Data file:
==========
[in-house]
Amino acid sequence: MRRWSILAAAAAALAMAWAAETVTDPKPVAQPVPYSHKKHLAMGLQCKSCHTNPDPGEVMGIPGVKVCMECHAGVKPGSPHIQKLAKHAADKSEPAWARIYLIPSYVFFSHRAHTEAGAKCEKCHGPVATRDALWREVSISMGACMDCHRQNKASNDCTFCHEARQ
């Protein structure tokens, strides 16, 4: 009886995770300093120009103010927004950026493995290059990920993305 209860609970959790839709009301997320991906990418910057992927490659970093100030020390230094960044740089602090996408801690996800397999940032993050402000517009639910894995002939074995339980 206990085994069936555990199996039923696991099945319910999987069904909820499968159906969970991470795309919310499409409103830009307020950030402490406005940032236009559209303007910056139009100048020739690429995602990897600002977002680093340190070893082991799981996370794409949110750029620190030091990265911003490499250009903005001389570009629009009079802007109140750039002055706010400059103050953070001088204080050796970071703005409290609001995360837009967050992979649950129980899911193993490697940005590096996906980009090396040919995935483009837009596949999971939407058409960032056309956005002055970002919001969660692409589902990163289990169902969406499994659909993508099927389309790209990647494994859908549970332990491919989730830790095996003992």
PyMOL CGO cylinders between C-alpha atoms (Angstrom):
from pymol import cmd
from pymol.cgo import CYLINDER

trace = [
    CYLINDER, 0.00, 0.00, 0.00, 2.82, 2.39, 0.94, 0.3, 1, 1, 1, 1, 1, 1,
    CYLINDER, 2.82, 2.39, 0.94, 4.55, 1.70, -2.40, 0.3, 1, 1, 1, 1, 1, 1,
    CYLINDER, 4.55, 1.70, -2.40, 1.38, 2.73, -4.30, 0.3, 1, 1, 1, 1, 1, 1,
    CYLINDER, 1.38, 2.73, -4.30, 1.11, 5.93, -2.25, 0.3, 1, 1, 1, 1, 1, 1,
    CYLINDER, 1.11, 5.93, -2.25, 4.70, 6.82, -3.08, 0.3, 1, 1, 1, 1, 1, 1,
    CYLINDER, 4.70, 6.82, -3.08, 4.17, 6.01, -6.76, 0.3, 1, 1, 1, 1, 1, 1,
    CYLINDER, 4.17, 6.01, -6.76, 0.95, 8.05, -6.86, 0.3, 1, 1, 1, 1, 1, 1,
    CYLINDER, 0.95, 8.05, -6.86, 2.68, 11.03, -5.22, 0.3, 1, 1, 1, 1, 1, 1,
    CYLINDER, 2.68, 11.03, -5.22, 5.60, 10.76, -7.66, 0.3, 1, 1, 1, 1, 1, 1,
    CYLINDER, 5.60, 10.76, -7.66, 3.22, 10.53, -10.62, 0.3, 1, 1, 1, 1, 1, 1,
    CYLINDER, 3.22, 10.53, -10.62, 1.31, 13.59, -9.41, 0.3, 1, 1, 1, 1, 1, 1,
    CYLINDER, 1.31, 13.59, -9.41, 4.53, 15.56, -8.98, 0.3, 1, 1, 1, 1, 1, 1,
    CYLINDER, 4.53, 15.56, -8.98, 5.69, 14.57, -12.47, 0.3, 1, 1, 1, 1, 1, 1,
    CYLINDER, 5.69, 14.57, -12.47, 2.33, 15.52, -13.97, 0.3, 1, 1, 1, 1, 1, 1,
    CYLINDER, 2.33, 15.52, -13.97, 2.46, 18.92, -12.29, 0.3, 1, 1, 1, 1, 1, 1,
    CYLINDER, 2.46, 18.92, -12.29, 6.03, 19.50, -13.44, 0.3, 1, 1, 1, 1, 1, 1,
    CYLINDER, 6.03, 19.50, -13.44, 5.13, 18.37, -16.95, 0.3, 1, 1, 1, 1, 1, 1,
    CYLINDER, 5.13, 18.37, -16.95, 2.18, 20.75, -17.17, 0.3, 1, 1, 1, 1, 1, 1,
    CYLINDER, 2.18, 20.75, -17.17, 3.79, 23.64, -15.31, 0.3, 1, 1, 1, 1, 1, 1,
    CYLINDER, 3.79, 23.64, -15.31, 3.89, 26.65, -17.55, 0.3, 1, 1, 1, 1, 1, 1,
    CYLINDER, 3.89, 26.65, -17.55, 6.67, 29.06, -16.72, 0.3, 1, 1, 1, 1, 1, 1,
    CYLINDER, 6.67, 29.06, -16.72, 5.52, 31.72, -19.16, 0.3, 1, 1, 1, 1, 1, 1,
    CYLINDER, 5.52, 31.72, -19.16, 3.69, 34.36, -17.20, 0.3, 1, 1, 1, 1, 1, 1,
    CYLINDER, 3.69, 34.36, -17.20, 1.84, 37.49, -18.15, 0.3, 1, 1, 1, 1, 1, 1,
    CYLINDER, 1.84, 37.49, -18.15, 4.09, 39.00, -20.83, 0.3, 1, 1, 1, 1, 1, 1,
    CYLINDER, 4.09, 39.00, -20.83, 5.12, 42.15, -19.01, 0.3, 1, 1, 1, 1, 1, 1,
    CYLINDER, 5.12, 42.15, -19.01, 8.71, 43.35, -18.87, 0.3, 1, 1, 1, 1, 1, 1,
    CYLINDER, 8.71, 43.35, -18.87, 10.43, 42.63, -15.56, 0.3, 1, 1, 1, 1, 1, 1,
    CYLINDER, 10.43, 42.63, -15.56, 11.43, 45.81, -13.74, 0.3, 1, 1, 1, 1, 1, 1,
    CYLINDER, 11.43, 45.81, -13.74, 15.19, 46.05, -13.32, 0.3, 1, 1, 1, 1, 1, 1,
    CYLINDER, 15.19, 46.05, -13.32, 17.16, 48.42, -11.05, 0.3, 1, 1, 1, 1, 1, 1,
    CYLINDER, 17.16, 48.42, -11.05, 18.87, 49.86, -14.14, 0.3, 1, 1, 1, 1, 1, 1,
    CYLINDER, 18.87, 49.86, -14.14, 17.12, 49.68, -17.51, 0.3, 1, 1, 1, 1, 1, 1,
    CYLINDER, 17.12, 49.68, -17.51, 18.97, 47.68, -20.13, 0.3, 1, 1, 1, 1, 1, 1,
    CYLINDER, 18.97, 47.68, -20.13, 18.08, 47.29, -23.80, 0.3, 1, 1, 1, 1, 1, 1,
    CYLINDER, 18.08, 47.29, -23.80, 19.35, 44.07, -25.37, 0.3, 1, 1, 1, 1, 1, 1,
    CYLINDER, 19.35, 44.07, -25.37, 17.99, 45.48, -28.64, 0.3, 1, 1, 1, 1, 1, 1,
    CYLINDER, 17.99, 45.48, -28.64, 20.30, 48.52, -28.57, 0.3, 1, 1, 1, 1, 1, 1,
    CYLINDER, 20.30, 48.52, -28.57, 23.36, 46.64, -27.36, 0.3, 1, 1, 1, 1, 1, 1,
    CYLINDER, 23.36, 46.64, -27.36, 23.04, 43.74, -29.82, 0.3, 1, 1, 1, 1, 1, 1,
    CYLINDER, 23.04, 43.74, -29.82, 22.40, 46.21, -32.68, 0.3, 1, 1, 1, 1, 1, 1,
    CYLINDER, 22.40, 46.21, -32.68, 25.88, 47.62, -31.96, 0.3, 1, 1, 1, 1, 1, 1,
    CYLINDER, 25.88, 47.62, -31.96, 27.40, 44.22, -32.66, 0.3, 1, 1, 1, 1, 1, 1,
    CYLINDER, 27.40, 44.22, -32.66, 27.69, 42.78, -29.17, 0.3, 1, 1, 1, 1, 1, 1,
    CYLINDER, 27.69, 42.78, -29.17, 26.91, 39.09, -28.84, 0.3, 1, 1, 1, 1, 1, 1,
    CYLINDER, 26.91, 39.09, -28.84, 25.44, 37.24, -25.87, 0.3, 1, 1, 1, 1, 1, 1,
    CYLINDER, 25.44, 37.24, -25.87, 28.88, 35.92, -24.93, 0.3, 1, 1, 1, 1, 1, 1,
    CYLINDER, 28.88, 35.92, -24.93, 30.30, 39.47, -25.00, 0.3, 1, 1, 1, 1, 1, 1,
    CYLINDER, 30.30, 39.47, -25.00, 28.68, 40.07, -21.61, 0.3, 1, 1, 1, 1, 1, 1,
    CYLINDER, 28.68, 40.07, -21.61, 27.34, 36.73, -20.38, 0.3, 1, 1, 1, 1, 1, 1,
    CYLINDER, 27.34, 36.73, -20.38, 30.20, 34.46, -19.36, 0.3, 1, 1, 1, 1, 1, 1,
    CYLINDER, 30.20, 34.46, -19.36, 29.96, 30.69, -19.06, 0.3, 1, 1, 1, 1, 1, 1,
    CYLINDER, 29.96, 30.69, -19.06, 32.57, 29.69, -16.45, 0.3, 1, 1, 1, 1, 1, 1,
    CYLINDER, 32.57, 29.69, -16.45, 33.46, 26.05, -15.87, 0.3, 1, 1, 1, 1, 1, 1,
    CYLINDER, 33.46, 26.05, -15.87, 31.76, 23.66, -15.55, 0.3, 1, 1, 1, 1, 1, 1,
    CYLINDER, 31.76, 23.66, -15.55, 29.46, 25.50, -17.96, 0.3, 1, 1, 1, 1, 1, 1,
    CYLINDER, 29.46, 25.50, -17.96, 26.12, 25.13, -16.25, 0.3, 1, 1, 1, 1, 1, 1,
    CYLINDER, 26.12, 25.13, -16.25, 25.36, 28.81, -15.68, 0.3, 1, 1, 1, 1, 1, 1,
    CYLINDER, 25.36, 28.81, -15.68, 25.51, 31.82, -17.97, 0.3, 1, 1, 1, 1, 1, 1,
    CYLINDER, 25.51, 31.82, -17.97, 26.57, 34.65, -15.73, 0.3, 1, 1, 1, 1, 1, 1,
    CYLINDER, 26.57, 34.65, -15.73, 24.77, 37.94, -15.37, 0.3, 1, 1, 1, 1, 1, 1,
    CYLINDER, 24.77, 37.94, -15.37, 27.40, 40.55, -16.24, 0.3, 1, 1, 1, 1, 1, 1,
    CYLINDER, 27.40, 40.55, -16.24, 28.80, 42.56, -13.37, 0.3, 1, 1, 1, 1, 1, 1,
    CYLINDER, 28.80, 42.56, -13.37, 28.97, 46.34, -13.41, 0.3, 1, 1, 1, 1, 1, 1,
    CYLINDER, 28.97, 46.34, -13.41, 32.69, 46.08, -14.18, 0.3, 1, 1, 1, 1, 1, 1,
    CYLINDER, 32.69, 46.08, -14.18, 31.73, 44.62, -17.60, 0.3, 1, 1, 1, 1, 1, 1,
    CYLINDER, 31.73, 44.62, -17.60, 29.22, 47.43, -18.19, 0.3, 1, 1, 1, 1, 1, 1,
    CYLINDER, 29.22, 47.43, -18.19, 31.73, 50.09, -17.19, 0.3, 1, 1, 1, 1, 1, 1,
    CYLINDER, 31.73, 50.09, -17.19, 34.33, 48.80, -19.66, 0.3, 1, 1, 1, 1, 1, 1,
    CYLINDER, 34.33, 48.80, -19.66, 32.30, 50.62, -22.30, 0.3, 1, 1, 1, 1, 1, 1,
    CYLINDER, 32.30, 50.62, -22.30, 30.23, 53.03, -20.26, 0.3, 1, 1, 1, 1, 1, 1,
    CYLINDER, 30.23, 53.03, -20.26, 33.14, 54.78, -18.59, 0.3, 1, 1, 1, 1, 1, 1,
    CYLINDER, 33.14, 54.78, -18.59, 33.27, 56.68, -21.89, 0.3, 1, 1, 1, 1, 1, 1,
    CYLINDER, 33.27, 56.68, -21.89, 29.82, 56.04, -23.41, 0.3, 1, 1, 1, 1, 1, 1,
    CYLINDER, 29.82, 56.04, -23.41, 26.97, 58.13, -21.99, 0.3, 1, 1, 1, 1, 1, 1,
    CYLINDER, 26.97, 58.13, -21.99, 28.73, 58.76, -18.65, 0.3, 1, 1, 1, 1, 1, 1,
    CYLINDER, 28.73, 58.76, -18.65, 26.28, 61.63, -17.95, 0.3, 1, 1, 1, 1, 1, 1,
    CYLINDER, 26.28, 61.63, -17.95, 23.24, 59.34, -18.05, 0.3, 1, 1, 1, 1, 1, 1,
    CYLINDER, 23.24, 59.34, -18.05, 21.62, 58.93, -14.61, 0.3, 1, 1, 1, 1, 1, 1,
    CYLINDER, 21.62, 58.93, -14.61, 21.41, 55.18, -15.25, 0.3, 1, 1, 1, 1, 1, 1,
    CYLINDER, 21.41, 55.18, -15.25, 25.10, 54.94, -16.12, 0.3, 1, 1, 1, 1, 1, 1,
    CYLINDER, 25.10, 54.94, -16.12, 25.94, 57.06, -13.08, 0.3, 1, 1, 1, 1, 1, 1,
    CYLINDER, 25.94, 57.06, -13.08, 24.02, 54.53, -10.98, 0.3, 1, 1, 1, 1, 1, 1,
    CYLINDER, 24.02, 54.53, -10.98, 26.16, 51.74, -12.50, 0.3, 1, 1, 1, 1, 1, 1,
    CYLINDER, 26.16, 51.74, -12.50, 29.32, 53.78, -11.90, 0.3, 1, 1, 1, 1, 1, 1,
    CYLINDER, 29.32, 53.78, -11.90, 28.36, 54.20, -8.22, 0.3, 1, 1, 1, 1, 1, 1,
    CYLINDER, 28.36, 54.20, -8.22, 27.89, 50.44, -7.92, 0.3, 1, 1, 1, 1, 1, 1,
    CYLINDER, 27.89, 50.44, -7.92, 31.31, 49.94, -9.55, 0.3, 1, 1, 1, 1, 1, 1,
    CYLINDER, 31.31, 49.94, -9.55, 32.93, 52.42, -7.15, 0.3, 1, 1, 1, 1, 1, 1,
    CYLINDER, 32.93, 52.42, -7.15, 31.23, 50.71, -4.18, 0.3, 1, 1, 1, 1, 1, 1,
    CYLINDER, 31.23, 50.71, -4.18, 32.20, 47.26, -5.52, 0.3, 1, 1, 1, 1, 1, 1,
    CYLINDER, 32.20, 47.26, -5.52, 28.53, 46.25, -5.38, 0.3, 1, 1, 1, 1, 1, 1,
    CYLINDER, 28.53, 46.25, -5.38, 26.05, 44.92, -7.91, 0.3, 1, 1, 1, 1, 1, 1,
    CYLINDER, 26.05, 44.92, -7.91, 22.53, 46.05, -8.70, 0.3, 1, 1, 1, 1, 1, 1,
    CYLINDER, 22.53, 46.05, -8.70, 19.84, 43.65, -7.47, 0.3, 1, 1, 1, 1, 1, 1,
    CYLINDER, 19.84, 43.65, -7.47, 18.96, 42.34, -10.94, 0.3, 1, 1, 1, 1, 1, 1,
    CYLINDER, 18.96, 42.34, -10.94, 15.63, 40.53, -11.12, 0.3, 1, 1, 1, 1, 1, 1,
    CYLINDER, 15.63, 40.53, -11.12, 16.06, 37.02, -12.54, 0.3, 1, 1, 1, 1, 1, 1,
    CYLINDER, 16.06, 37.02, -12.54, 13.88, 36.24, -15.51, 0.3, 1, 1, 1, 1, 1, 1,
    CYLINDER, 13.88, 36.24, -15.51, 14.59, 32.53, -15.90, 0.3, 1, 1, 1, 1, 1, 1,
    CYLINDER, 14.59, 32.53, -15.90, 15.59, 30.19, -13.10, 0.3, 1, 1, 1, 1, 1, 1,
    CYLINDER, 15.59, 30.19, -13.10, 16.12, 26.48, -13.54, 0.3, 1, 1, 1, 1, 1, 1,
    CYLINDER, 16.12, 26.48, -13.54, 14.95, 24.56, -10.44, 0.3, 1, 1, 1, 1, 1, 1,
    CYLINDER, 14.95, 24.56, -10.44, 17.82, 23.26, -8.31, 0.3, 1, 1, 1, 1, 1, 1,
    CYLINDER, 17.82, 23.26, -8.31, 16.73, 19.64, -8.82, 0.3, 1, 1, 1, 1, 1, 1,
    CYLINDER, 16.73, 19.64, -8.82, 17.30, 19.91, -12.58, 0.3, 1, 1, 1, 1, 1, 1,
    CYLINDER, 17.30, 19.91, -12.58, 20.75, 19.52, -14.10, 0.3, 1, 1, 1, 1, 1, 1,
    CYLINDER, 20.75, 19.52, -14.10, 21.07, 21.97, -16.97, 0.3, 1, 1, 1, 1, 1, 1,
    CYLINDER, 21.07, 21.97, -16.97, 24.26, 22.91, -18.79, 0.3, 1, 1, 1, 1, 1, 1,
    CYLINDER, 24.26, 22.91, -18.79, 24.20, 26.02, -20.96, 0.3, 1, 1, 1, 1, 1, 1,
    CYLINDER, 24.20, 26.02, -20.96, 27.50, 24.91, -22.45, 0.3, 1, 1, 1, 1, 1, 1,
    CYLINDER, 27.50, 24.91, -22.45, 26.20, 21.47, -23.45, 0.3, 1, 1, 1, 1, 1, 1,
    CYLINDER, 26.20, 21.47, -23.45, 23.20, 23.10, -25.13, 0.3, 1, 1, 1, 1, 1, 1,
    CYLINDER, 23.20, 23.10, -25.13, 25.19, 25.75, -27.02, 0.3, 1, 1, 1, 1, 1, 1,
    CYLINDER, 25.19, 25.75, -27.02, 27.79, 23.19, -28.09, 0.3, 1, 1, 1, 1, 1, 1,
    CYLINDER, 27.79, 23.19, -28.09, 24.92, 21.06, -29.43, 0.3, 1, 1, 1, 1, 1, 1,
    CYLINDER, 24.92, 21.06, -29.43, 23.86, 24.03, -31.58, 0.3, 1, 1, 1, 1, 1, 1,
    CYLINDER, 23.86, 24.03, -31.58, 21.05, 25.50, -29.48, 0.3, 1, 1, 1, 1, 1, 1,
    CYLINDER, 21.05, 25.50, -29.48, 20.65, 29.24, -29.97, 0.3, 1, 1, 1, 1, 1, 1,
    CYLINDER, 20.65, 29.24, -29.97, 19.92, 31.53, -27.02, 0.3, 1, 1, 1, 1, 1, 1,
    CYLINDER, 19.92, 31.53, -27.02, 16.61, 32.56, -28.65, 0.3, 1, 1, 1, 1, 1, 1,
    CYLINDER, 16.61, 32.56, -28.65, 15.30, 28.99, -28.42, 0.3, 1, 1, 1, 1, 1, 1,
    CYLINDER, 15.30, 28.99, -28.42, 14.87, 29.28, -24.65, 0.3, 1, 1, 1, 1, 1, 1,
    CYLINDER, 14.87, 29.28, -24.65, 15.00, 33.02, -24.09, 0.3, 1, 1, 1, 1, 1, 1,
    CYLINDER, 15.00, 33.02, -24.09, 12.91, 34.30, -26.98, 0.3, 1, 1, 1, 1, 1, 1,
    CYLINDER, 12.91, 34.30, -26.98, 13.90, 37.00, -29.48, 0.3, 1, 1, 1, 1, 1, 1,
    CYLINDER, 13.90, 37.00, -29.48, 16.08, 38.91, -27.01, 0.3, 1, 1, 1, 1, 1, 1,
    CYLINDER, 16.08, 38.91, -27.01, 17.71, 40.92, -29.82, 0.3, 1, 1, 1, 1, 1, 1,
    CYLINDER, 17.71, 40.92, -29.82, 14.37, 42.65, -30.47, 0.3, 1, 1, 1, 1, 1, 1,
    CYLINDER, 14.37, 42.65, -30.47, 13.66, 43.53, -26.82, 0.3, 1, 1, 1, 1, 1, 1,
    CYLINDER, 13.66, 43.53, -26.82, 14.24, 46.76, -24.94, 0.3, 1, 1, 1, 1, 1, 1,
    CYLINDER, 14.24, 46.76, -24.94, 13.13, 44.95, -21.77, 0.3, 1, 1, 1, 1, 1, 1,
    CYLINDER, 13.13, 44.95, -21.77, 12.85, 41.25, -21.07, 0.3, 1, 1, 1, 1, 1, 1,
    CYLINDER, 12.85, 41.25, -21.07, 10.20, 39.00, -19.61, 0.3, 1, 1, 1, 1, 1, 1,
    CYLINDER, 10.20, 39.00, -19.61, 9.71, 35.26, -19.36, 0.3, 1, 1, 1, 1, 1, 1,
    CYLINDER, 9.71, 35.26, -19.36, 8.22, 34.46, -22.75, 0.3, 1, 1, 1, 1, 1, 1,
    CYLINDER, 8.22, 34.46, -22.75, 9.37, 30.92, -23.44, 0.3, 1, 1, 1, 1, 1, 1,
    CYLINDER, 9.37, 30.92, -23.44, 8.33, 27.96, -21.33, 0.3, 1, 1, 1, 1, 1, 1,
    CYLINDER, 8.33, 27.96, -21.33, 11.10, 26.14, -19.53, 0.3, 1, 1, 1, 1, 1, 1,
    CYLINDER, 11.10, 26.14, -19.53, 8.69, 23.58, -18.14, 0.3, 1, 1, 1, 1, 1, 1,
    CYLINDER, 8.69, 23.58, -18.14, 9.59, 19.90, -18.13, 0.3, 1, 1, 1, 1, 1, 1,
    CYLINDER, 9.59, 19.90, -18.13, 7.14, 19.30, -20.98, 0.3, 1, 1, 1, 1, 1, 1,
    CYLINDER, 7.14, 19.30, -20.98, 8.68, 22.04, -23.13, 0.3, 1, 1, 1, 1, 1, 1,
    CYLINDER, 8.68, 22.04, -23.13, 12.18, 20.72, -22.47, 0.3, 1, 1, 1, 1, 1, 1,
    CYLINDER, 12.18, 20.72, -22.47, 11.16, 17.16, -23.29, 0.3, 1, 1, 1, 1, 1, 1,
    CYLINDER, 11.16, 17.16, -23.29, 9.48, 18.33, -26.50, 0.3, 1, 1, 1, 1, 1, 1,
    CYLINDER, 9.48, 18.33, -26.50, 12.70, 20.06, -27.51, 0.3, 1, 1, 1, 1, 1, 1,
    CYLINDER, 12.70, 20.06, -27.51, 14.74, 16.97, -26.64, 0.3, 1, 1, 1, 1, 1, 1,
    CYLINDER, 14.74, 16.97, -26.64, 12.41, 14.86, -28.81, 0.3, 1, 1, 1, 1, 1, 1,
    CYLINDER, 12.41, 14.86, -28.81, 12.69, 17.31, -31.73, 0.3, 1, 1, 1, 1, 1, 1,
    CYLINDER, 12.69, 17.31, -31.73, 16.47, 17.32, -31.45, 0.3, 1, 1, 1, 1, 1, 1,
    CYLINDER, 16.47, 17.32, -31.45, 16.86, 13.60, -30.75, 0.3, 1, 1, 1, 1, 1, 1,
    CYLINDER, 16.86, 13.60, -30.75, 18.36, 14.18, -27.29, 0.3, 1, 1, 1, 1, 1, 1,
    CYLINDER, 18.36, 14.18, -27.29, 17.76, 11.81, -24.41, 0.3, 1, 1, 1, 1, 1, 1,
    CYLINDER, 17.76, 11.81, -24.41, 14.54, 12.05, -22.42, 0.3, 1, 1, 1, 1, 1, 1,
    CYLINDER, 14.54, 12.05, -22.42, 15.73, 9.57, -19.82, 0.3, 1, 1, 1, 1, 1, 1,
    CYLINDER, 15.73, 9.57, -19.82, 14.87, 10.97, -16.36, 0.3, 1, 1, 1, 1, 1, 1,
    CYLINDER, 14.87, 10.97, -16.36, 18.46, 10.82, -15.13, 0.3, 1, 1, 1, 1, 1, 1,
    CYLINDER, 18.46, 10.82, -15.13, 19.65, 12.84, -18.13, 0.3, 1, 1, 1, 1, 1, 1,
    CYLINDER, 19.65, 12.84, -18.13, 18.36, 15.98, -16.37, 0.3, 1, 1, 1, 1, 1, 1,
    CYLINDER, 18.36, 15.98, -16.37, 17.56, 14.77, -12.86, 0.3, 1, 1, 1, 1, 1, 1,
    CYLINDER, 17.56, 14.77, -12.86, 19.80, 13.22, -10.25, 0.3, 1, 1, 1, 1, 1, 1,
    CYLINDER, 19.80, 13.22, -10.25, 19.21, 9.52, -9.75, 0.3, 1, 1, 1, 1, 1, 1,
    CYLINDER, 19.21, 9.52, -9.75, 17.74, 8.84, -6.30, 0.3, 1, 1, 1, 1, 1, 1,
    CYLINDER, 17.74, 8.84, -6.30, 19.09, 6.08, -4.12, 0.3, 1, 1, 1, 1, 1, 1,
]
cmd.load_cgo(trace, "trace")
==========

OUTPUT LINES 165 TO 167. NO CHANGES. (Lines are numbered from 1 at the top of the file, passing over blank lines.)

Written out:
    CYLINDER, 14.87, 10.97, -16.36, 18.46, 10.82, -15.13, 0.3, 1, 1, 1, 1, 1, 1,
    CYLINDER, 18.46, 10.82, -15.13, 19.65, 12.84, -18.13, 0.3, 1, 1, 1, 1, 1, 1,
    CYLINDER, 19.65, 12.84, -18.13, 18.36, 15.98, -16.37, 0.3, 1, 1, 1, 1, 1, 1,